Yahoo Maps API — you can pass it a street address, in addition to a lat/long pair

Yahoo Launches My Web 2.0

In the next evolution of search engines, Google and Yahoo both announced new versions of their personalized search efforts. Google launched their personalized search. And moments ago, Yahoo launched My Web 2.0 (screenshot). Caterina announced it first on Flickr.

I was invited to a private demo of My Web 2.0 at the Yahoo campus a couple weeks ago, and I’ve been beta-testing since then. Aside from the awkward name, I’m impressed. At the very least, it blows Google’s offering out of the water, and follows in a recent trend of Yahoo’s smart moves and acquisitions.

My initial impression was that it was, depressingly, a killer. (I later changed my mind; more on that later.) It lets you share bookmarks with a clean interface, and it supports tagging and annotation, RSS feeds, and an open API. But My Web 2.0 improves on other social bookmarking services in two very important ways:

1. Social networking. With My Web 2.0, you can decide to share individual bookmarks with the world, limit them to only your social network, or keep them private. The application of this is in browsing and searching pages that your friends (and their friends) bookmarked. If you’re looking for a restaurant recommendation or product review, for example, their bookmarking history and annotations are very useful input. If your friends actually use it, this becomes an essential way to search the web.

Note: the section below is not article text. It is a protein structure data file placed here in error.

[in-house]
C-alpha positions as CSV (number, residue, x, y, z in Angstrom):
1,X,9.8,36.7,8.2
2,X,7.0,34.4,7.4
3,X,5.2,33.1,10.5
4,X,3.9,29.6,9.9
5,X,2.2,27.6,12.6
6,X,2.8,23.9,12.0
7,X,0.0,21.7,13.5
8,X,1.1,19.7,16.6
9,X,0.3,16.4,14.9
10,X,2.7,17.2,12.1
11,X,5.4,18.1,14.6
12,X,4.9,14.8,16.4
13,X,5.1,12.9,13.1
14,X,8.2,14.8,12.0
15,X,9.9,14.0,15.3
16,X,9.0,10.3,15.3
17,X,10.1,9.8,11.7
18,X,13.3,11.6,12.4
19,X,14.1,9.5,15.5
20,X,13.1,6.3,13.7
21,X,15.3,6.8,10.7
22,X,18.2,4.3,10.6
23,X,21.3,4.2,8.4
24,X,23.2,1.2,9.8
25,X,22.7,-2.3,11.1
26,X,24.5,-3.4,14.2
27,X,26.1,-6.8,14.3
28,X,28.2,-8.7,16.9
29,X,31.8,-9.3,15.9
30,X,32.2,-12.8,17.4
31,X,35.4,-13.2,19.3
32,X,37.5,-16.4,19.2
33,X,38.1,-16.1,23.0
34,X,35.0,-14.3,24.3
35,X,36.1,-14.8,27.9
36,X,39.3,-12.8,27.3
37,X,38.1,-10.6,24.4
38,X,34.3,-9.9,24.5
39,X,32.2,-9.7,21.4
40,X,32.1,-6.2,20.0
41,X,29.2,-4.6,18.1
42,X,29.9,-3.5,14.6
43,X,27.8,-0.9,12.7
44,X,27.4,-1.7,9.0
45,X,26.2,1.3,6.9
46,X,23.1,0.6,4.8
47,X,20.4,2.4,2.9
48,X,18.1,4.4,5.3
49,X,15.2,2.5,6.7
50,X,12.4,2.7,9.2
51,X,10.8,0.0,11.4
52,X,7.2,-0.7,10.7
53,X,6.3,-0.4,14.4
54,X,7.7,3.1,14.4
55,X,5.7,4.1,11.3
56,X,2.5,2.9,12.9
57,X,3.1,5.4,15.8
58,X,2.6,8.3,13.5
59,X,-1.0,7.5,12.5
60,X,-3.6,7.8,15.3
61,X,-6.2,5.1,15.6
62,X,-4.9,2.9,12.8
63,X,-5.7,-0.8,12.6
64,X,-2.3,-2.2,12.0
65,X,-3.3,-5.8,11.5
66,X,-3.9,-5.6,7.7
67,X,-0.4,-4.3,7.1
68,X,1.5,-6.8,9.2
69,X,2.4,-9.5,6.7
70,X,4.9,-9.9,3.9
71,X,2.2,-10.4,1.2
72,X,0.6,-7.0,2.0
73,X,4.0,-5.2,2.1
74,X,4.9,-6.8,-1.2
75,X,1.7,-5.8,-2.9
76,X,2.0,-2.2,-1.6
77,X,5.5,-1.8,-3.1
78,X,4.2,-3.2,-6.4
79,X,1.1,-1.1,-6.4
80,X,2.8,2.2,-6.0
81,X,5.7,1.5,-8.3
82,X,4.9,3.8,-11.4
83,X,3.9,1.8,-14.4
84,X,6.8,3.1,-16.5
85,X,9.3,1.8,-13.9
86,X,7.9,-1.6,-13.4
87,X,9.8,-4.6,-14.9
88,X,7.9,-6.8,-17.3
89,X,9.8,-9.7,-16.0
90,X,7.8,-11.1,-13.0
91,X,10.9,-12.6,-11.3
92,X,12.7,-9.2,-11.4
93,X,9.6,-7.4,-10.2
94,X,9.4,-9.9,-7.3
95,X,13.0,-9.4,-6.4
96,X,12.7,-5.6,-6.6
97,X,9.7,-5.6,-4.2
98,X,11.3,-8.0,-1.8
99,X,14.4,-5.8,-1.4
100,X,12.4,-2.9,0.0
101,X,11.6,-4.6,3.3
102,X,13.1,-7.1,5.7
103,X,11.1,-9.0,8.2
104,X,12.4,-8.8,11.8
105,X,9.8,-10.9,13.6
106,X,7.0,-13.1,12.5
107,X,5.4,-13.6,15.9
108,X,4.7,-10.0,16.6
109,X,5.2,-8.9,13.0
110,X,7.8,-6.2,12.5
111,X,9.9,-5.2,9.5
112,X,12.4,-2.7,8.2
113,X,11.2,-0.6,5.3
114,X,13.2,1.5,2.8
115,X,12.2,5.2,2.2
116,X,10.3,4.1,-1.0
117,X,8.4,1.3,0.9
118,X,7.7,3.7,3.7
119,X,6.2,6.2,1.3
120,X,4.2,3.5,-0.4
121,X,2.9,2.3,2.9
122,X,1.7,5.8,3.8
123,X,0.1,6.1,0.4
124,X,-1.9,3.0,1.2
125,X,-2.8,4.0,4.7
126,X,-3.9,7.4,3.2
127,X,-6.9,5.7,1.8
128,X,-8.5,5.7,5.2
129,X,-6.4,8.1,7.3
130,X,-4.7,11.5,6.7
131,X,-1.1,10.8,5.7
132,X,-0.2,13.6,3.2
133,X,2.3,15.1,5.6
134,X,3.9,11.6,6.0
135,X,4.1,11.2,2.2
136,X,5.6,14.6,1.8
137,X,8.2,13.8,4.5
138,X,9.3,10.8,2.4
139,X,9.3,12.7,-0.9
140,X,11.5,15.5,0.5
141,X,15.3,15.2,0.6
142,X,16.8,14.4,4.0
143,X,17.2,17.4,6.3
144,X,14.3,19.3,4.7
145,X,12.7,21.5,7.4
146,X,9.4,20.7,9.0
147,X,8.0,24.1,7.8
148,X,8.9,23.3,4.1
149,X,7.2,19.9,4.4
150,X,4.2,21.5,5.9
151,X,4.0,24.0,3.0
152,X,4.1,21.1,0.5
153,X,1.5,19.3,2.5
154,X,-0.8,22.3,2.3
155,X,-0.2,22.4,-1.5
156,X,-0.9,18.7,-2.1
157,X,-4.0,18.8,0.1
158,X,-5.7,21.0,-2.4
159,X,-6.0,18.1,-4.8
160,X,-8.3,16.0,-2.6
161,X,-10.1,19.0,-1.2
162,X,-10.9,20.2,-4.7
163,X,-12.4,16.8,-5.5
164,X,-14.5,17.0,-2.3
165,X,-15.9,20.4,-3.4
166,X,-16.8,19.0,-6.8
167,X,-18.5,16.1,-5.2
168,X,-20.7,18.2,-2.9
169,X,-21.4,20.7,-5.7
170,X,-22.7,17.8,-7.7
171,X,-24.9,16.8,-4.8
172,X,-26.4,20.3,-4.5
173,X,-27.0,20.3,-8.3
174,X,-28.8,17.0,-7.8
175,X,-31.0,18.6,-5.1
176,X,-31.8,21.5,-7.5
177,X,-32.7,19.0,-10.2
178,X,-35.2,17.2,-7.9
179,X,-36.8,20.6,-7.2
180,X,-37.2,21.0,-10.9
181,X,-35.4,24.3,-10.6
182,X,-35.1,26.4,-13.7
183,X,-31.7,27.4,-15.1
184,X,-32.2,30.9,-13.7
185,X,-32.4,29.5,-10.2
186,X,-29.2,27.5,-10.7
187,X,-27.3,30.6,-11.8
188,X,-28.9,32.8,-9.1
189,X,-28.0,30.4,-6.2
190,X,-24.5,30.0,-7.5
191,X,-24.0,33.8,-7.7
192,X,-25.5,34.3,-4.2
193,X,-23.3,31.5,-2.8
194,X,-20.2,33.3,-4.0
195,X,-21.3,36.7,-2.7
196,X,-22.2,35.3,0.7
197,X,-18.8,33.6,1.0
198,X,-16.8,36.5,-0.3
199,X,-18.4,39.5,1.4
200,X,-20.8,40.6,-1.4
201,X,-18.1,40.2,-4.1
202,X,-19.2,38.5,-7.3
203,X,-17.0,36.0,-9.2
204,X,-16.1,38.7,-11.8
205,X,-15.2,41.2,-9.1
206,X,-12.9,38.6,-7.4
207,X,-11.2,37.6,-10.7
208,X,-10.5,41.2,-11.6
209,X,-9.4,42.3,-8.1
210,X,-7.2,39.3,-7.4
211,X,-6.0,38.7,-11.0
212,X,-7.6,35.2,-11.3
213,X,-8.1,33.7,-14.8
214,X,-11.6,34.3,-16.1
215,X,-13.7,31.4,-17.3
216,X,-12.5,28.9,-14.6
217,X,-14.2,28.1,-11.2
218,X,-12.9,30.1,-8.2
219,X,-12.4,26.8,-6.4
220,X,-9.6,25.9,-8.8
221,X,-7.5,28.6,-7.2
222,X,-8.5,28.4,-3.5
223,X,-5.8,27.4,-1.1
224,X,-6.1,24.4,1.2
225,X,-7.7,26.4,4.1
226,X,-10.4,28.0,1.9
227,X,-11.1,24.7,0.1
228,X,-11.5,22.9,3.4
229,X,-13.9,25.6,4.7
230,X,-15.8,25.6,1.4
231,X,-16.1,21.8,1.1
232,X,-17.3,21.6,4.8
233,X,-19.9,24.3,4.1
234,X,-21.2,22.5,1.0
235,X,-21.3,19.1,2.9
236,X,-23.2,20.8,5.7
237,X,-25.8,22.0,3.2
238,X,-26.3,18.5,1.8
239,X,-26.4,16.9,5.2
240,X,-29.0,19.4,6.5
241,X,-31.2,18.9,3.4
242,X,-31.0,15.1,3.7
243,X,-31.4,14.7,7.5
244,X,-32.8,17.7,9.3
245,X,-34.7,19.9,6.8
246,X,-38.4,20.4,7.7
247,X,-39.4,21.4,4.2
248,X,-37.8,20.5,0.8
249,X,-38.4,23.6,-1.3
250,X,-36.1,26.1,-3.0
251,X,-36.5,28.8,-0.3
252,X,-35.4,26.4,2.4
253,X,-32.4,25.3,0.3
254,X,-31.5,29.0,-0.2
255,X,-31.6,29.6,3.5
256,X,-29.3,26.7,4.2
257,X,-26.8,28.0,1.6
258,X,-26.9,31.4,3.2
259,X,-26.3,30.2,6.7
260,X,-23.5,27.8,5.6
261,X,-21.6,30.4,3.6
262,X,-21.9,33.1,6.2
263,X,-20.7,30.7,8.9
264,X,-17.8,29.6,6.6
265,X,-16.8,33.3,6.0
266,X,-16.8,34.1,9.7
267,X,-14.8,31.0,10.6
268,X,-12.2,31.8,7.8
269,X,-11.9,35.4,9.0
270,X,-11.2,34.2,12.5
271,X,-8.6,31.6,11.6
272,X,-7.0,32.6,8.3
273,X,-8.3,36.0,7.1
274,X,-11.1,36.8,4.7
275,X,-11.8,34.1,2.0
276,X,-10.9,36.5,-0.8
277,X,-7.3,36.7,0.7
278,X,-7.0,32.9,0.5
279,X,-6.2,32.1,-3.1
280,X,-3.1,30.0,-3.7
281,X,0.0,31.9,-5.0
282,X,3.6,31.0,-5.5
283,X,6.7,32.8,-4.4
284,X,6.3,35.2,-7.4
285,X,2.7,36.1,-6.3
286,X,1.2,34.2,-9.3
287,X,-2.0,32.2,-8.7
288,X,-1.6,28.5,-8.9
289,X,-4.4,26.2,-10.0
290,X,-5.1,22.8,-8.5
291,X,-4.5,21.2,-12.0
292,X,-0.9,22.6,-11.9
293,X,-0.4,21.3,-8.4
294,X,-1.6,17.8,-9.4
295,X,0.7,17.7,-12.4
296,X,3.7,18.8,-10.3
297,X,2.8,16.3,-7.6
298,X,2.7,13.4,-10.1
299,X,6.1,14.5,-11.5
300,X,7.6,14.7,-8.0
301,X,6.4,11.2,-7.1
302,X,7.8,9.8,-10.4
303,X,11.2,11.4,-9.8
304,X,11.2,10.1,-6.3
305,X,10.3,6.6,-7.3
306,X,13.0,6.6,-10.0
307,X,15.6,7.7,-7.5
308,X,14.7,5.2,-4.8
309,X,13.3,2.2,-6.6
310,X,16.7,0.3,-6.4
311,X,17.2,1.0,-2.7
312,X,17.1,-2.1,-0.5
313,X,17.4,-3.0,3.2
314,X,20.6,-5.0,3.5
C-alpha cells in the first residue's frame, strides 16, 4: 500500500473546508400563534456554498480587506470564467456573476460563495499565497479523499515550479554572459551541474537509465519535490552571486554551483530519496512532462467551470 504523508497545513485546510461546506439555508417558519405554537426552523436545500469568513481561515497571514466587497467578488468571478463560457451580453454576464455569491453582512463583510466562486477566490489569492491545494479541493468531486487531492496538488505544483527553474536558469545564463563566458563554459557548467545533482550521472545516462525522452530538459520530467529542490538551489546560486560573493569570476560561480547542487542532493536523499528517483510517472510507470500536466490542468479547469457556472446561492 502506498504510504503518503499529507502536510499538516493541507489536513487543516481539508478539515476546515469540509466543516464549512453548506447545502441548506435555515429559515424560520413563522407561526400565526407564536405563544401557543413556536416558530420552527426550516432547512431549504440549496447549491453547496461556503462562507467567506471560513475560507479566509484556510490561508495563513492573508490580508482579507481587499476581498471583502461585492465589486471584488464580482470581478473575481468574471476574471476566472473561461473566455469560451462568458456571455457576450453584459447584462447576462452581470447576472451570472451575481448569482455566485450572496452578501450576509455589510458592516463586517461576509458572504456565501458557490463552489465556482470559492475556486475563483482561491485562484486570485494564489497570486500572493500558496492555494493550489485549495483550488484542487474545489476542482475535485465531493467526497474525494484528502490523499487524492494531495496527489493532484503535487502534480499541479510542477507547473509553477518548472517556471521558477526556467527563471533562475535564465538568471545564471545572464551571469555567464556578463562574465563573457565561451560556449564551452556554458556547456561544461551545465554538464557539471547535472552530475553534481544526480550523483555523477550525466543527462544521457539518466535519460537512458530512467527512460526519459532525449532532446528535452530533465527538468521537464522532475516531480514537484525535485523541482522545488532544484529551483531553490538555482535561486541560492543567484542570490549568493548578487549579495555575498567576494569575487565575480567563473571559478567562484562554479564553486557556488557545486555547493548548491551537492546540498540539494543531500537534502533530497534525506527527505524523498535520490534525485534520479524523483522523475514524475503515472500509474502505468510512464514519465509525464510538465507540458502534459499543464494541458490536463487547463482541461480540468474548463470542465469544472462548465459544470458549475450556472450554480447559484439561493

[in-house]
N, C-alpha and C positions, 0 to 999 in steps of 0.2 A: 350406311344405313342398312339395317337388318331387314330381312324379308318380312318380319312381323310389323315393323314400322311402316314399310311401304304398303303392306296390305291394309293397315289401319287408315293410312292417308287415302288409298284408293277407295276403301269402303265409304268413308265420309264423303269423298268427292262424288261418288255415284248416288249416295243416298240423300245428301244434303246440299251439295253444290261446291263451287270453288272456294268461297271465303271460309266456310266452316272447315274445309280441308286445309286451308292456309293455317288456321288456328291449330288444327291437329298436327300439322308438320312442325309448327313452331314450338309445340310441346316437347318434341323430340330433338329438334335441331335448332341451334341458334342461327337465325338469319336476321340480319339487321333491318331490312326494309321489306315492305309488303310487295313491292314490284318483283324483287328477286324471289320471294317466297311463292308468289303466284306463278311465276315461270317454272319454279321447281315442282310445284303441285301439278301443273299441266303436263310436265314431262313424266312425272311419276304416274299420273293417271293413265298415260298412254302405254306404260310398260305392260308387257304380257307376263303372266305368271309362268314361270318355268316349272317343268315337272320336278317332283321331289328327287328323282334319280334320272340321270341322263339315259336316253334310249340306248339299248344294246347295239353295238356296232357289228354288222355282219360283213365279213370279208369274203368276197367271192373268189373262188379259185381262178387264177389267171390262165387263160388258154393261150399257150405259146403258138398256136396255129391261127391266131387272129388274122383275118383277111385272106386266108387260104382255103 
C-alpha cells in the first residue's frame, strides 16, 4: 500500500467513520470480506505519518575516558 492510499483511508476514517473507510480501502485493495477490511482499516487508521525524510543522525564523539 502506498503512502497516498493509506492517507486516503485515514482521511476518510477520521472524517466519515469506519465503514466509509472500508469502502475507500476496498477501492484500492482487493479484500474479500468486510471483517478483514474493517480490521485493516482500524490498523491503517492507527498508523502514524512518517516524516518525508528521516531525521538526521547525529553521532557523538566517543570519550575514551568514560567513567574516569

2. Search. Because Yahoo’s indexed nearly every webpage you can bookmark, users are able to search the full-text of every webpage they’ve ever indexed, instead of just the bookmark name, description and URL.

After mulling it over, I don’t think that My Web 2.0 and sites like are mutually exclusive. Because they both have open APIs, it’s very possible to export your bookmarks to My Web 2.0 for searching functionality or use a third-party service that posts to both. More importantly, they feel different and will likely be used for different purposes. Matt has some thoughts on what makes each unique.

And because it’s Yahoo, their massive user base potentially translates into a huge network effect. As more people use the service, the more invaluable it becomes for everyone.

The first post to their new blog has a brief To-Do list of upcoming features, but it doesn’t mention the three important items that were raised during the beta testing. First, tagging, saving, and annotating bookmarks should all be done inline within search results. The popup windows stink. Second, there should be no distinction between Yahoo’s normal search and My Web 2.0 search. It should simply be “Search.” Finally, using the social network tools should require only the bare minimum of interaction with Yahoo 360. 360 is too bulky for something as simple as managing a contact list.